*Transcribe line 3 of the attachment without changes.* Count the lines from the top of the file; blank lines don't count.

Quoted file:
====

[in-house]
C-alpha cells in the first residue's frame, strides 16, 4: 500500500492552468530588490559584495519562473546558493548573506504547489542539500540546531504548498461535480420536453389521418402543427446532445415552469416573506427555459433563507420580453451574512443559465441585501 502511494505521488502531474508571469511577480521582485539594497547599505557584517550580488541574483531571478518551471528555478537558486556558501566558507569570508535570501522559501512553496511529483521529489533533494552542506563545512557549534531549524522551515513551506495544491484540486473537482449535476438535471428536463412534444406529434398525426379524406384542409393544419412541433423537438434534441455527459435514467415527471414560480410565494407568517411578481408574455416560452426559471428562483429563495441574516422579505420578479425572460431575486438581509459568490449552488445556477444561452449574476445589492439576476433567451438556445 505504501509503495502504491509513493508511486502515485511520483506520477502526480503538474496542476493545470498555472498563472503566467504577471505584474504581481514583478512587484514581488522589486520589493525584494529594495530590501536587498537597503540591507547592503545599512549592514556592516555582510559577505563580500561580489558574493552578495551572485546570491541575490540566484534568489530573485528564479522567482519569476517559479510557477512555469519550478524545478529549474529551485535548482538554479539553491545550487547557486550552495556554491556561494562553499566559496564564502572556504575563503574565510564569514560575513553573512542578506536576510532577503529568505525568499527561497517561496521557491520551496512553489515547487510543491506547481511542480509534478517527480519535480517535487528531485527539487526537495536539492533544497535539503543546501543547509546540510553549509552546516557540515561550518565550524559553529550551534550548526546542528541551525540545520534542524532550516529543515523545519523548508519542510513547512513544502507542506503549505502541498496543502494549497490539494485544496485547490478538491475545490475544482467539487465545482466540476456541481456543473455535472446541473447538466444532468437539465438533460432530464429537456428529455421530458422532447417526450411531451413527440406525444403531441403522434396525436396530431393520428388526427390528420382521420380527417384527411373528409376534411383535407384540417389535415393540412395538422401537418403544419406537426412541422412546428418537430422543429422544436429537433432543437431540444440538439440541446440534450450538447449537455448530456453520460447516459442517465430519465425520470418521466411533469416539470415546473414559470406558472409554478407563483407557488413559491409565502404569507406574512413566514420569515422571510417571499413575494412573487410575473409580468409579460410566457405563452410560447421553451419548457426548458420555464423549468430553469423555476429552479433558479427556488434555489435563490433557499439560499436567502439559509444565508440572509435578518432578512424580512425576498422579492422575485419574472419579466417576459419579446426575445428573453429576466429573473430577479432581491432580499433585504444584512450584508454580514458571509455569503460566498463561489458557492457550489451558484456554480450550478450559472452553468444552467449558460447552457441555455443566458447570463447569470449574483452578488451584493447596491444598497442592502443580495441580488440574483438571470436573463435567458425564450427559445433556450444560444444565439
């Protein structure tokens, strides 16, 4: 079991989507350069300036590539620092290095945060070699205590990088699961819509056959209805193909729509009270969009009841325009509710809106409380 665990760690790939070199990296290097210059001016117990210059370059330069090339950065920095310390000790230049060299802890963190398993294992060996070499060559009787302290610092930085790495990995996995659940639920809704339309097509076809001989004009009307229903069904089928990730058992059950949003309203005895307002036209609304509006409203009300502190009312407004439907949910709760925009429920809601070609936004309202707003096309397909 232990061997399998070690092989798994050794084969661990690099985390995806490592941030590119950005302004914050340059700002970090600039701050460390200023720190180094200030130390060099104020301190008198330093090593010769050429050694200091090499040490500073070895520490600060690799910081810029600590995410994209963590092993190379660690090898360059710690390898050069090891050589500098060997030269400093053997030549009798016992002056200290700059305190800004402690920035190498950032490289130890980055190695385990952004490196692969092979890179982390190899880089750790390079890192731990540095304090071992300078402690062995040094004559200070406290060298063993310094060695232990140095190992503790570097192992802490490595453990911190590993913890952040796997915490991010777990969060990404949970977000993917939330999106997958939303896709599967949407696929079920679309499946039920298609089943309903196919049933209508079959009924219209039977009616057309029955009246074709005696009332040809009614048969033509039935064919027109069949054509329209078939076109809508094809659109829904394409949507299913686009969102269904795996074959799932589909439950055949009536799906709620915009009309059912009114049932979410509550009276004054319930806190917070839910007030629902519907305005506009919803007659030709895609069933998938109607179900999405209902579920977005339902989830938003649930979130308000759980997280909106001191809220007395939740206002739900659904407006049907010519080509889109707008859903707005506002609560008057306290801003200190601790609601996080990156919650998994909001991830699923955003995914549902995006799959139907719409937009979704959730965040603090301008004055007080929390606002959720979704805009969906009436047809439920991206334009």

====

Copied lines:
């Protein structure tokens, strides 16, 4: 079991989507350069300036590539620092290095945060070699205590990088699961819509056959209805193909729509009270969009009841325009509710809106409380 665990760690790939070199990296290097210059001016117990210059370059330069090339950065920095310390000790230049060299802890963190398993294992060996070499060559009787302290610092930085790495990995996995659940639920809704339309097509076809001989004009009307229903069904089928990730058992059950949003309203005895307002036209609304509006409203009300502190009312407004439907949910709760925009429920809601070609936004309202707003096309397909 232990061997399998070690092989798994050794084969661990690099985390995806490592941030590119950005302004914050340059700002970090600039701050460390200023720190180094200030130390060099104020301190008198330093090593010769050429050694200091090499040490500073070895520490600060690799910081810029600590995410994209963590092993190379660690090898360059710690390898050069090891050589500098060997030269400093053997030549009798016992002056200290700059305190800004402690920035190498950032490289130890980055190695385990952004490196692969092979890179982390190899880089750790390079890192731990540095304090071992300078402690062995040094004559200070406290060298063993310094060695232990140095190992503790570097192992802490490595453990911190590993913890952040796997915490991010777990969060990404949970977000993917939330999106997958939303896709599967949407696929079920679309499946039920298609089943309903196919049933209508079959009924219209039977009616057309029955009246074709005696009332040809009614048969033509039935064919027109069949054509329209078939076109809508094809659109829904394409949507299913686009969102269904795996074959799932589909439950055949009536799906709620915009009309059912009114049932979410509550009276004054319930806190917070839910007030629902519907305005506009919803007659030709895609069933998938109607179900999405209902579920977005339902989830938003649930979130308000759980997280909106001191809220007395939740206002739900659904407006049907010519080509889109707008859903707005506002609560008057306290801003200190601790609601996080990156919650998994909001991830699923955003995914549902995006799959139907719409937009979704959730965040603090301008004055007080929390606002959720979704805009969906009436047809439920991206334009």